Moving can be very disruptive from your pet’s perspective. They see their home being torn apart, their owners are stressed, and strangers are passing through more frequently. They don’t have the benefit of understanding why this is happening, so it’s no surprise that they can feel as stressed as you do about the move. For a smooth transition to your new home, these four tips can help you to avoid the common pitfalls and stressors associated with moving with a pet.
1. Visit your veterinarian
It’s a good idea for Rover or Fluffy to get a checkup prior to your move so that you understand your pet’s physical condition. Let the vet know about your move and ask for any specific recommendations based on the results of the checkup. For instance, if your pet struggles with long trips in a vehicle, the vet may prescribe medications for nausea or tranquilizers when necessary. They can also provide you with up-to-date documentation for your pet, which is essential when travelling across borders.
2. Learn about local pet laws
You’ll want to research any applicable pet restrictions if you are planning on crossing any borders, staying in a hotel, moving into a shared building or into a neighborhood with a homeowners’ association. It’s not only exotic pets, birds, or reptiles that get scrutinized. Your dog may be denied entry at the border without a leash, muzzle, and proper documentation. Certain areas also have size restrictions on dogs and even bans on specific breeds. As a guest or tenant, you should also know that hotels, condominiums, and apartments are within their rights to restrict pets by species, size, or disposition. Knowing these rules ahead of time can prevent any mishaps on route with your pet.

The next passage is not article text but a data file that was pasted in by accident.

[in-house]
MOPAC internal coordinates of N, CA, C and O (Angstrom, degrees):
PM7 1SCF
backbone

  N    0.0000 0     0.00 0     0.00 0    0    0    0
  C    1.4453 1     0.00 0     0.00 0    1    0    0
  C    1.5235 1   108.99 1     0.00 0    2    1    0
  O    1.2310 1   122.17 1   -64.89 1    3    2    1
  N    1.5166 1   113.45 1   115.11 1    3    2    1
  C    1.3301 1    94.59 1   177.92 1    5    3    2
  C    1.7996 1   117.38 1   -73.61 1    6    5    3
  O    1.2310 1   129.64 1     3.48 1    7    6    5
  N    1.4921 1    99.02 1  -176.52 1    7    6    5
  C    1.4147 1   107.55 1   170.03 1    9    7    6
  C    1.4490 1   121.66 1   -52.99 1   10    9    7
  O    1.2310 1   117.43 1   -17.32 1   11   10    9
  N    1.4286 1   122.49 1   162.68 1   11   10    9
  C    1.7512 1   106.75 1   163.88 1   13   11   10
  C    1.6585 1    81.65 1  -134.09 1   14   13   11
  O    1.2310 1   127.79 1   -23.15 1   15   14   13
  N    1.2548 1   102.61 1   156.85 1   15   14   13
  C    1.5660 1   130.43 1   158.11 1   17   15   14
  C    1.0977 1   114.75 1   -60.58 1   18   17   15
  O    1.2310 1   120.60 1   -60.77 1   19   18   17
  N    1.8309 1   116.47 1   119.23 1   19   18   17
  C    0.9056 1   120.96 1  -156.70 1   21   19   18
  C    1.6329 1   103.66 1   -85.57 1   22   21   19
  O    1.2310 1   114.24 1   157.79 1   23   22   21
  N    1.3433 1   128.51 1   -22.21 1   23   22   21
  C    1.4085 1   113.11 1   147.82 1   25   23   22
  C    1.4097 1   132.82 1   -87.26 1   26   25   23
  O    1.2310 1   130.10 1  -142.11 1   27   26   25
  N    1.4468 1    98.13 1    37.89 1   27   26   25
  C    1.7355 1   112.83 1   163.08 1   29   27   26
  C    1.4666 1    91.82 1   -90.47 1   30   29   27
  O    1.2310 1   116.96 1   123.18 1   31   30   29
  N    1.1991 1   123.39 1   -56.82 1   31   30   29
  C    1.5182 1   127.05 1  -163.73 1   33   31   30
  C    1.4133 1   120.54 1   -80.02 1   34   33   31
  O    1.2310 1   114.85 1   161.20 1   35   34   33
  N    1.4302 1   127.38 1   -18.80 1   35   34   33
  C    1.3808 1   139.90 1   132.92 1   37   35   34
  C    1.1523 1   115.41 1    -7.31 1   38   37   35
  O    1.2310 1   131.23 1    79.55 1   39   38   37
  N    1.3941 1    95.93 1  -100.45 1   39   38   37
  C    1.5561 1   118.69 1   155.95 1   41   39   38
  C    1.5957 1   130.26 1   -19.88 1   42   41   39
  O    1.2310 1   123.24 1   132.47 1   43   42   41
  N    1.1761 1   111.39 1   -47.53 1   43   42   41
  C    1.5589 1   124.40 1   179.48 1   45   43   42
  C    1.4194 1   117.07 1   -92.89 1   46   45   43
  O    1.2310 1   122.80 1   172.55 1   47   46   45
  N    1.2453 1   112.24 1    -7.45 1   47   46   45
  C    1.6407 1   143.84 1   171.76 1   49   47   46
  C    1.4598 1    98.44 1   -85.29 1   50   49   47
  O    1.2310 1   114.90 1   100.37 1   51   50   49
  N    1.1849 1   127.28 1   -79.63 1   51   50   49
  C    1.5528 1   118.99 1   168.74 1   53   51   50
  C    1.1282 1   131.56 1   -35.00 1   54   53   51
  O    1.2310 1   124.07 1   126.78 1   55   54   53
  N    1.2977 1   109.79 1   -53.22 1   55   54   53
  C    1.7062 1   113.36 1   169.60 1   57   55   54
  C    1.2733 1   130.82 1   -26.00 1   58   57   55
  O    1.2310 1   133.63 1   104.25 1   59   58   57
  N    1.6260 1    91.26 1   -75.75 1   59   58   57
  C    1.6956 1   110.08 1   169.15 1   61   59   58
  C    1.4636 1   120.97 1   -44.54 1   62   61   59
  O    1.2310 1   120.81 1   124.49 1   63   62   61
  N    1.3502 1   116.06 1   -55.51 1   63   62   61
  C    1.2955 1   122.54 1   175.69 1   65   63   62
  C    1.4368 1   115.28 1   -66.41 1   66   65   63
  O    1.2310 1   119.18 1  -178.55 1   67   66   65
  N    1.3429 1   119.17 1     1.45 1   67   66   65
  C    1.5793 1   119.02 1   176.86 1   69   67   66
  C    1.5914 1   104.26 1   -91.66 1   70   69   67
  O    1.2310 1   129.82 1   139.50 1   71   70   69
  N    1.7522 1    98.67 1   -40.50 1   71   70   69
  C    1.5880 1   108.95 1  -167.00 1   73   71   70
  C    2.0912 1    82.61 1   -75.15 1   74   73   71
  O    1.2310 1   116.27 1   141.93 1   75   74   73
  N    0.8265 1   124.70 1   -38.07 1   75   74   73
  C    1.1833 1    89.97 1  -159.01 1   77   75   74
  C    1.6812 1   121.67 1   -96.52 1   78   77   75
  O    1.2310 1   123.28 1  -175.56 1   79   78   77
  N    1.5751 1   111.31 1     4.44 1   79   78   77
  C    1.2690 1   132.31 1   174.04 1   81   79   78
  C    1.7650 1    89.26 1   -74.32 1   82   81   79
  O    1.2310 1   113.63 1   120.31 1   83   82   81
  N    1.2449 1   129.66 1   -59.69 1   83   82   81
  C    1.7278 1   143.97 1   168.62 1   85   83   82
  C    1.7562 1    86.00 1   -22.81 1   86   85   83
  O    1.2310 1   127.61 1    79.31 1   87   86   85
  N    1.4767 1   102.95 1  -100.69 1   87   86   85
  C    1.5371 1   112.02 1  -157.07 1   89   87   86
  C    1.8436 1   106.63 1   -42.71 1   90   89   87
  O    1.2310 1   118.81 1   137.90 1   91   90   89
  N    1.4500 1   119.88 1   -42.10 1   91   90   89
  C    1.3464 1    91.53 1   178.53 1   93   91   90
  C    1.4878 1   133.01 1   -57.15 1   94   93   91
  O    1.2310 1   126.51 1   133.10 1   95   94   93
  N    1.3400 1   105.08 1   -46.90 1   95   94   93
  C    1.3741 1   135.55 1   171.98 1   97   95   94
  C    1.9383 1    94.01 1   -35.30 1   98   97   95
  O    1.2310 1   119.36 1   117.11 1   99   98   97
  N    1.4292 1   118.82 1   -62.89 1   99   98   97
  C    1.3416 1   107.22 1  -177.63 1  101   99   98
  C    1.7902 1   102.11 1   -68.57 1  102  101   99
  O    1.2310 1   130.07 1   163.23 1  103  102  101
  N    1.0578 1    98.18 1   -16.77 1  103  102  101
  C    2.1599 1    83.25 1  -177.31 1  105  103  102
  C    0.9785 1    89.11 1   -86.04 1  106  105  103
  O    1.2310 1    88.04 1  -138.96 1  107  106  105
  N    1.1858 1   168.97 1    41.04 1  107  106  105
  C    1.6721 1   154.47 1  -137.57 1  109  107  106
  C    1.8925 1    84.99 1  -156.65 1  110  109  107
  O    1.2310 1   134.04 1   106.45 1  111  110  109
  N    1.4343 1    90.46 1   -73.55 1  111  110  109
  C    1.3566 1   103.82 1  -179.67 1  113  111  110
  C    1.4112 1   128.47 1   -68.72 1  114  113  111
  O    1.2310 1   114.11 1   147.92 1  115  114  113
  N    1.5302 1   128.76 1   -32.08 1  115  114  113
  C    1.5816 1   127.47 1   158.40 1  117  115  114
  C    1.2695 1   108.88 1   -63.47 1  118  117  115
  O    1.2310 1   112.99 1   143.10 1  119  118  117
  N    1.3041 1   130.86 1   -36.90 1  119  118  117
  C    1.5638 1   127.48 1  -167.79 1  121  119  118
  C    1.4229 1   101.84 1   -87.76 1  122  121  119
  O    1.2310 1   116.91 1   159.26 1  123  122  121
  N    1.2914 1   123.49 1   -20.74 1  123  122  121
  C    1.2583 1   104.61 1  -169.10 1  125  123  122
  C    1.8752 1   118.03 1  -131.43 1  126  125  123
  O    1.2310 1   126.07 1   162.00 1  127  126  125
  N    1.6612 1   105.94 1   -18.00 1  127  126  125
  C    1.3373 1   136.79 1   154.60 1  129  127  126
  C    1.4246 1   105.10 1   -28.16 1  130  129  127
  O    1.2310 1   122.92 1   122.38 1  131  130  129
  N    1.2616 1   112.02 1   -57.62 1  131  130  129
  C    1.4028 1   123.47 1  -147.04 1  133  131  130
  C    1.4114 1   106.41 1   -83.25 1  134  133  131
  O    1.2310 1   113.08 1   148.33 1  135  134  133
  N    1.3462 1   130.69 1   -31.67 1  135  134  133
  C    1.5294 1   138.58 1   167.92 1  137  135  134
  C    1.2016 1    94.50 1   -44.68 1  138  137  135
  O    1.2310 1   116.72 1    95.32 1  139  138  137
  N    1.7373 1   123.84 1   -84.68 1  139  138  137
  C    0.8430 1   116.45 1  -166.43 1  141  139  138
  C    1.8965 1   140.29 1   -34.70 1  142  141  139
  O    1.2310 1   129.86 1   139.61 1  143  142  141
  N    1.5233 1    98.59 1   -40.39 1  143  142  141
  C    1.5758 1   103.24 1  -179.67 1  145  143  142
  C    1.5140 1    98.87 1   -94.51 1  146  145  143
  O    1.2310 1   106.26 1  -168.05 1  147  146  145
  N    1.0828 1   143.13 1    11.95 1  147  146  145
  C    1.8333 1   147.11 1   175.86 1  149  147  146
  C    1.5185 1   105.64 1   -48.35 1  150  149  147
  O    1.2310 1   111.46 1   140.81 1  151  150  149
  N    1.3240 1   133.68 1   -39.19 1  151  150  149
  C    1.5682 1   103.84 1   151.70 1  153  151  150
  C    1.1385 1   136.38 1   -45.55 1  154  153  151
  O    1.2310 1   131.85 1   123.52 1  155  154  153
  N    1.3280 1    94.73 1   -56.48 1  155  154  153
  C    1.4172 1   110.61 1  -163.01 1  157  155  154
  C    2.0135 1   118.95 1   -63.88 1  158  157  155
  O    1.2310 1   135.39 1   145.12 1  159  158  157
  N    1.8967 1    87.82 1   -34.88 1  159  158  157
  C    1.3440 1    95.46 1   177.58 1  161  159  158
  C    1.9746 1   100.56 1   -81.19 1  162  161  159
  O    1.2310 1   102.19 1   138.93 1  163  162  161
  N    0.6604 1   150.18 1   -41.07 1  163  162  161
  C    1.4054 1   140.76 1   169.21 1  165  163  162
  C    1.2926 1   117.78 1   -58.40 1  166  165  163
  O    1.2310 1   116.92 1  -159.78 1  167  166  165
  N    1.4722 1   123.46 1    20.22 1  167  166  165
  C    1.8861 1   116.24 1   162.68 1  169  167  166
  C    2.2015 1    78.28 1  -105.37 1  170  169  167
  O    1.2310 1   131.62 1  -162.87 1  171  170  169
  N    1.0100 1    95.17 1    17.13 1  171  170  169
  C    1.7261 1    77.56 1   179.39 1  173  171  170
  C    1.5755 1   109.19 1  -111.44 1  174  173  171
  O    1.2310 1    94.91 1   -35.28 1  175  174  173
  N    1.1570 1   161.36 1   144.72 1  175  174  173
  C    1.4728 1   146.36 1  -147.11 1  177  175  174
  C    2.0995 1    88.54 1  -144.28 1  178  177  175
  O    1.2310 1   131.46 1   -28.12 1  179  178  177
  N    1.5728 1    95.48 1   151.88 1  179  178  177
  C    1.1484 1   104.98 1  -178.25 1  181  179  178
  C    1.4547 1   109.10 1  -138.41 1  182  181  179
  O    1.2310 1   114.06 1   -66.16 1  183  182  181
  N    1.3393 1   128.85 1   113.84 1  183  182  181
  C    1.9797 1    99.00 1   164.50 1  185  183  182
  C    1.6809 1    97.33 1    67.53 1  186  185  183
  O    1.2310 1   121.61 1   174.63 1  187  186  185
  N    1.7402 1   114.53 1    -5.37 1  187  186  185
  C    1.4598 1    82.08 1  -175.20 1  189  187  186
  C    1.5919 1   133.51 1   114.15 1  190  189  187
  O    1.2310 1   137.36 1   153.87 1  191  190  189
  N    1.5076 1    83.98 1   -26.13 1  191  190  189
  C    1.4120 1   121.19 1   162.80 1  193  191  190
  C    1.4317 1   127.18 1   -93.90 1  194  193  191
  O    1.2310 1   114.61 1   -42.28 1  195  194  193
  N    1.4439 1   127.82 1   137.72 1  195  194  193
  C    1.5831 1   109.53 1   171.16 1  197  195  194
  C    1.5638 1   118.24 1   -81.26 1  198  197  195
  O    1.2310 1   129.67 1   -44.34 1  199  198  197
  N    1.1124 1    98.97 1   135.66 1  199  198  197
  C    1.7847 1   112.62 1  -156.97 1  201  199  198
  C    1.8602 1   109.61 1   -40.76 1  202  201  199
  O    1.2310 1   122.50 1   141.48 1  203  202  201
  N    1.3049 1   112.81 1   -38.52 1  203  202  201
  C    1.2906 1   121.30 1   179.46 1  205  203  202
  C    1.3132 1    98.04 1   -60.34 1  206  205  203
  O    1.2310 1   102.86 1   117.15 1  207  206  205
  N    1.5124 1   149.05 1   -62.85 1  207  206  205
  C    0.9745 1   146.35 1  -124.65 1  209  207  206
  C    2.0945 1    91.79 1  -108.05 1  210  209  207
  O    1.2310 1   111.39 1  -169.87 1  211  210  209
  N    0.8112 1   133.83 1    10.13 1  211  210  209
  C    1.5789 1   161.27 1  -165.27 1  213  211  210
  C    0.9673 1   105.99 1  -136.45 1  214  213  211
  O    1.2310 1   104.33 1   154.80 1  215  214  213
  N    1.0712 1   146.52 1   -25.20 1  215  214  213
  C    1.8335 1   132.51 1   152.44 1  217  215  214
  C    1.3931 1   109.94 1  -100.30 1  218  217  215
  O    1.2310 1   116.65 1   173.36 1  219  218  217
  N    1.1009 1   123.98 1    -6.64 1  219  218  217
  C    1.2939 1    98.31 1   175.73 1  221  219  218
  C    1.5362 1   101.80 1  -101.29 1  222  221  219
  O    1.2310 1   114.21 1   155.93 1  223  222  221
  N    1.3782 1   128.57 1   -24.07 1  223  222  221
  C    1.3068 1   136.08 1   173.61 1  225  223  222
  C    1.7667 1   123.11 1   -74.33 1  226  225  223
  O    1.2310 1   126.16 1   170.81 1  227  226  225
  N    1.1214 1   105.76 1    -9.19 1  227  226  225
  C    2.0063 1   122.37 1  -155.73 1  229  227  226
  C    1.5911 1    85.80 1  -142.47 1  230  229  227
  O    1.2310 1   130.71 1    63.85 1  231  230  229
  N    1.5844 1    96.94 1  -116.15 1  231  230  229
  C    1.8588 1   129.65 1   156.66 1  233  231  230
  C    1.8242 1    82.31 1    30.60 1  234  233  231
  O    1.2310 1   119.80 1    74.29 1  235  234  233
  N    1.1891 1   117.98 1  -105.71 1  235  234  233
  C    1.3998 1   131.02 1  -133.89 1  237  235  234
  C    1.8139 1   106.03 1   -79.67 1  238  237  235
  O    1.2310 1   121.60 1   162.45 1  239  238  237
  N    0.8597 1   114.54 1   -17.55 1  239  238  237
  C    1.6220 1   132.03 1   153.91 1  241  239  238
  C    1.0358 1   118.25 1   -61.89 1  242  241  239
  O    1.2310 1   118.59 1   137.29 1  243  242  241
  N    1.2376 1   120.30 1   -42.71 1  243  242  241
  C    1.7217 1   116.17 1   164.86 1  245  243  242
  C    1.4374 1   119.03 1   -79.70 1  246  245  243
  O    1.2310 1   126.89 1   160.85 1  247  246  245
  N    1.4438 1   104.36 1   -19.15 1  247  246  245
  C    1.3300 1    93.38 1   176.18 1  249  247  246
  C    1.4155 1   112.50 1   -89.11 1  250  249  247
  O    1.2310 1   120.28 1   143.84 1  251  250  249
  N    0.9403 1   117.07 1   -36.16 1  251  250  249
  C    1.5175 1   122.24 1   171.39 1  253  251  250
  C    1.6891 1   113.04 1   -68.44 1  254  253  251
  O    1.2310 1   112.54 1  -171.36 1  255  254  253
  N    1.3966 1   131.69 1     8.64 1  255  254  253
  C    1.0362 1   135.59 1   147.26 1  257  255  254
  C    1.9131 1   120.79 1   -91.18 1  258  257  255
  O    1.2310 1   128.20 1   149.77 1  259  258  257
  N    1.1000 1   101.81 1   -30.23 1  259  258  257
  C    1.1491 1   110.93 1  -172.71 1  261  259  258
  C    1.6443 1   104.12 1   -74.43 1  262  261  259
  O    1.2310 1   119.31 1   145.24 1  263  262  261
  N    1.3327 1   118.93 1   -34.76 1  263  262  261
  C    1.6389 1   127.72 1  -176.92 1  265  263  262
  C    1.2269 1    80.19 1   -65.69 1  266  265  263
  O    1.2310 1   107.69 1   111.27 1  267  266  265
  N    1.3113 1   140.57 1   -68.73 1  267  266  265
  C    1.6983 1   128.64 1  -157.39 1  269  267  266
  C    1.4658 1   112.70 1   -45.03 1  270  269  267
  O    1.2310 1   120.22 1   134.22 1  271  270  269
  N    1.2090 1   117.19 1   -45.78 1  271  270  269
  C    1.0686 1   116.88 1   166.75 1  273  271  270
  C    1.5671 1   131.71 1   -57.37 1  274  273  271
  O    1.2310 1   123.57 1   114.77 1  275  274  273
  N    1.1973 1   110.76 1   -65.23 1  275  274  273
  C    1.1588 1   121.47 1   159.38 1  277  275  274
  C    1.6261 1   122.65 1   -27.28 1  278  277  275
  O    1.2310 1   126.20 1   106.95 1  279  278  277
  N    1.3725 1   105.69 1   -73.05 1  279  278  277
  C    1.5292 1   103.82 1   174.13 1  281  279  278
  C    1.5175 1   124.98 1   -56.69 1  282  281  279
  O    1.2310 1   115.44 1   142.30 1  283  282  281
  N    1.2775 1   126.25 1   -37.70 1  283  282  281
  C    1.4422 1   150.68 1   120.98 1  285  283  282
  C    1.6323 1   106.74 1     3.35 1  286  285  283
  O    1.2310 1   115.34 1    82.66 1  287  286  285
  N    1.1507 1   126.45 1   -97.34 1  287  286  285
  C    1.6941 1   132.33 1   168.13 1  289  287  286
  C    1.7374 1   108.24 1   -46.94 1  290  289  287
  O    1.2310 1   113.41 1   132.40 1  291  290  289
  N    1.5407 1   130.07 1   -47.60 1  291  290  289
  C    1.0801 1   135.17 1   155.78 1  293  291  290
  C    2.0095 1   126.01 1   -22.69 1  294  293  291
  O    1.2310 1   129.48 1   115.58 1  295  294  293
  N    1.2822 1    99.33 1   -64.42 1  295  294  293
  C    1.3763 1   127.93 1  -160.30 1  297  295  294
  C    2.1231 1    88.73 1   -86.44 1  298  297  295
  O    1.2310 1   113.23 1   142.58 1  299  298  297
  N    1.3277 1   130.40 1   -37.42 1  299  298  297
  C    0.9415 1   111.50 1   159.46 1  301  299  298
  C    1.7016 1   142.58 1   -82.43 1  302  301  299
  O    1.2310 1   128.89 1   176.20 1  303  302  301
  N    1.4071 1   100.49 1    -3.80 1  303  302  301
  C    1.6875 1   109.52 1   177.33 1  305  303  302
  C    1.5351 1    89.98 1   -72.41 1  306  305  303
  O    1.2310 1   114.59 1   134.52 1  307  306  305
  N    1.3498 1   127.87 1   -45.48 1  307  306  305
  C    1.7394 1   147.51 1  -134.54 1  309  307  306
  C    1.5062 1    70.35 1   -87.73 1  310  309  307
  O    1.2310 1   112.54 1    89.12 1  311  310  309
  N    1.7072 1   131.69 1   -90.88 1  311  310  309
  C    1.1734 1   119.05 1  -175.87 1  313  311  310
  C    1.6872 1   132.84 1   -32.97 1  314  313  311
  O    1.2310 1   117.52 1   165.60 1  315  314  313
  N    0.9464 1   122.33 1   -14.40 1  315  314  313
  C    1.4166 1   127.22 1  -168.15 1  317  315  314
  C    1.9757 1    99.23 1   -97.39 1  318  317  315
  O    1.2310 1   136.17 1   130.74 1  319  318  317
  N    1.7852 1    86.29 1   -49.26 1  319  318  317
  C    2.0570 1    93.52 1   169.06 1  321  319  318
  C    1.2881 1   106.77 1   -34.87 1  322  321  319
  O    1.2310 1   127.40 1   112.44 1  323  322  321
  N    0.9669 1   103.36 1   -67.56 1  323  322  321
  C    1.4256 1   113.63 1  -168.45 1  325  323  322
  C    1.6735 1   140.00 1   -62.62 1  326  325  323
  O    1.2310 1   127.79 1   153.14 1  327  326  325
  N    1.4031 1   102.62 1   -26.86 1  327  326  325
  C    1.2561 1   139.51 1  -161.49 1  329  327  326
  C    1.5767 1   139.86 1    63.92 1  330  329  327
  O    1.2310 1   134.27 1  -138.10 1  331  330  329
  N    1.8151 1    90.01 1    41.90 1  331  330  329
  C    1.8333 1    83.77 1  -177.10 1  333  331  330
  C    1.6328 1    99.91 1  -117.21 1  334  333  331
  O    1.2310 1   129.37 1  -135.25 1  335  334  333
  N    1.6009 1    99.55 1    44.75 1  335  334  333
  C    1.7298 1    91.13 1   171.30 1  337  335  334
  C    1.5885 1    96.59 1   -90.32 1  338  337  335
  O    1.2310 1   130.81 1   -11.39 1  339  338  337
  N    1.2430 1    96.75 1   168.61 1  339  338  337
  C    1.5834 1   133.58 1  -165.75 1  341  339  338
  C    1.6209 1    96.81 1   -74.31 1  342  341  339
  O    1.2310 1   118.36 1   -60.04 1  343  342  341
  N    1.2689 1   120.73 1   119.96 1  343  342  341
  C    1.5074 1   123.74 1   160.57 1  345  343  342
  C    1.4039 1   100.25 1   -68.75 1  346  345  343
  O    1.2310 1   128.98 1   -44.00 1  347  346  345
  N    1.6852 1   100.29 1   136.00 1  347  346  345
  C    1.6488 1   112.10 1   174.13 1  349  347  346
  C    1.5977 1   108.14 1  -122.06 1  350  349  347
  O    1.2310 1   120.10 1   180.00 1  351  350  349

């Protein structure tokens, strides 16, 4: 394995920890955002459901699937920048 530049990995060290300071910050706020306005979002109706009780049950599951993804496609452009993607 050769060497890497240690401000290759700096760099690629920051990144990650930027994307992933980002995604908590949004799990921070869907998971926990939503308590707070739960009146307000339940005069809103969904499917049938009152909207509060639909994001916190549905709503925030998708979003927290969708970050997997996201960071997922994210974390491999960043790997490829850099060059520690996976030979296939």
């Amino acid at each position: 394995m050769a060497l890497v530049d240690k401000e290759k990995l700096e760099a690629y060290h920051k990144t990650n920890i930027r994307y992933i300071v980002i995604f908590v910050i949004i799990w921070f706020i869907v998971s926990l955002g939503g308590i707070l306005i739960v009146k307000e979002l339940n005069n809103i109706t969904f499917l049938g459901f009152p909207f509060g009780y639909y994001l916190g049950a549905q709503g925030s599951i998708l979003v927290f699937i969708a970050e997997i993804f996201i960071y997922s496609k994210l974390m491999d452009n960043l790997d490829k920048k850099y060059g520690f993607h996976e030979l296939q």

3. Ease into the move
Pets can pick up on their owners’ stress and replicate it. By packing gradually in the weeks leading up to your move, you can help reduce your stress and give your pet time to acclimate. During this time, if your pet isn’t used to travelling in a pet carrier or in a vehicle, you should expose them to it early and progressively increase the duration leading up to the moving day.
4. Travel smart
First and foremost, you should never leave your pet unattended in a vehicle in warm or cold temperatures. Even when the weather is mild, it doesn’t take long for the temperatures to become dangerous to your pet. During the commute, you should ideally be taking breaks every 2-3 hours accompanied by a short walk when applicable. Towels can be used to protect the interior of your car and to cover caged pets, which can be soothing. You’ll want to pack your pet’s leash, bed, blanket, toys, and treats to help keep them calm and comfortable. Remember to bring their food and water dish, however try to limit your pet’s food intake as that can contribute to an upset stomach along the way.
Pets can’t articulate their concerns, which is why taking these precautions can help ensure a comfortable move for everybody. That way you and your pet will be in good spirits for when it’s time to settle in your new home.